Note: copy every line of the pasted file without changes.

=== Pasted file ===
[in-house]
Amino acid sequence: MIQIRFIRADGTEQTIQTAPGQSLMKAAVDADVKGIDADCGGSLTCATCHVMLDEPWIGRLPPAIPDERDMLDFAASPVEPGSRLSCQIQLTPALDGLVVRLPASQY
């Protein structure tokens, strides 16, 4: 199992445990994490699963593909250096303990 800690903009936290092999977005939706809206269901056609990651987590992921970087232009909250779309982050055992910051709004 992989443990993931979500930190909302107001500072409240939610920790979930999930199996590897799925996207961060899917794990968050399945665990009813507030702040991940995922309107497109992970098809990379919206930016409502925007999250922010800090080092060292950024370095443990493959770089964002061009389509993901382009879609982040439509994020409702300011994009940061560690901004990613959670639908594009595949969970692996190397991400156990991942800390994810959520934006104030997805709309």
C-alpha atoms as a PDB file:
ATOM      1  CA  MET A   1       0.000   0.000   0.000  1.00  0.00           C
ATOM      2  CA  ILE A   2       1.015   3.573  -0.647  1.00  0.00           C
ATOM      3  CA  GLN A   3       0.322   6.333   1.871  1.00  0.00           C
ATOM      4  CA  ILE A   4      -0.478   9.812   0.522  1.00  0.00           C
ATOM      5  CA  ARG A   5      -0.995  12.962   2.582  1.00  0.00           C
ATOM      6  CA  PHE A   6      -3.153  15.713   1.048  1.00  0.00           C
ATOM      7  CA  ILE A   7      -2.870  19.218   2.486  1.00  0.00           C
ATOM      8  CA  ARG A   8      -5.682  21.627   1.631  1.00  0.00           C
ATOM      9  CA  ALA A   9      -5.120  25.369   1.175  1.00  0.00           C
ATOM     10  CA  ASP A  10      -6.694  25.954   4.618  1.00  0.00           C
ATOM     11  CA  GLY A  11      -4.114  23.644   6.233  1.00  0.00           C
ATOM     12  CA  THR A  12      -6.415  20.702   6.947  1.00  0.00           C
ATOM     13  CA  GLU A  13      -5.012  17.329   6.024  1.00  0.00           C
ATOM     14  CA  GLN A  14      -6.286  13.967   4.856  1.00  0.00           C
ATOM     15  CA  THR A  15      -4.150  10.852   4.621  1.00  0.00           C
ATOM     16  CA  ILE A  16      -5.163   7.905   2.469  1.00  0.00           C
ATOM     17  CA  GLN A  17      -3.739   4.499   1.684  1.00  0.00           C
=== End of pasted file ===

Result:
[in-house]
Amino acid sequence: MIQIRFIRADGTEQTIQTAPGQSLMKAAVDADVKGIDADCGGSLTCATCHVMLDEPWIGRLPPAIPDERDMLDFAASPVEPGSRLSCQIQLTPALDGLVVRLPASQY
């Protein structure tokens, strides 16, 4: 199992445990994490699963593909250096303990 800690903009936290092999977005939706809206269901056609990651987590992921970087232009909250779309982050055992910051709004 992989443990993931979500930190909302107001500072409240939610920790979930999930199996590897799925996207961060899917794990968050399945665990009813507030702040991940995922309107497109992970098809990379919206930016409502925007999250922010800090080092060292950024370095443990493959770089964002061009389509993901382009879609982040439509994020409702300011994009940061560690901004990613959670639908594009595949969970692996190397991400156990991942800390994810959520934006104030997805709309």
C-alpha atoms as a PDB file:
ATOM      1  CA  MET A   1       0.000   0.000   0.000  1.00  0.00           C
ATOM      2  CA  ILE A   2       1.015   3.573  -0.647  1.00  0.00           C
ATOM      3  CA  GLN A   3       0.322   6.333   1.871  1.00  0.00           C
ATOM      4  CA  ILE A   4      -0.478   9.812   0.522  1.00  0.00           C
ATOM      5  CA  ARG A   5      -0.995  12.962   2.582  1.00  0.00           C
ATOM      6  CA  PHE A   6      -3.153  15.713   1.048  1.00  0.00           C
ATOM      7  CA  ILE A   7      -2.870  19.218   2.486  1.00  0.00           C
ATOM      8  CA  ARG A   8      -5.682  21.627   1.631  1.00  0.00           C
ATOM      9  CA  ALA A   9      -5.120  25.369   1.175  1.00  0.00           C
ATOM     10  CA  ASP A  10      -6.694  25.954   4.618  1.00  0.00           C
ATOM     11  CA  GLY A  11      -4.114  23.644   6.233  1.00  0.00           C
ATOM     12  CA  THR A  12      -6.415  20.702   6.947  1.00  0.00           C
ATOM     13  CA  GLU A  13      -5.012  17.329   6.024  1.00  0.00           C
ATOM     14  CA  GLN A  14      -6.286  13.967   4.856  1.00  0.00           C
ATOM     15  CA  THR A  15      -4.150  10.852   4.621  1.00  0.00           C
ATOM     16  CA  ILE A  16      -5.163   7.905   2.469  1.00  0.00           C
ATOM     17  CA  GLN A  17      -3.739   4.499   1.684  1.00  0.00           C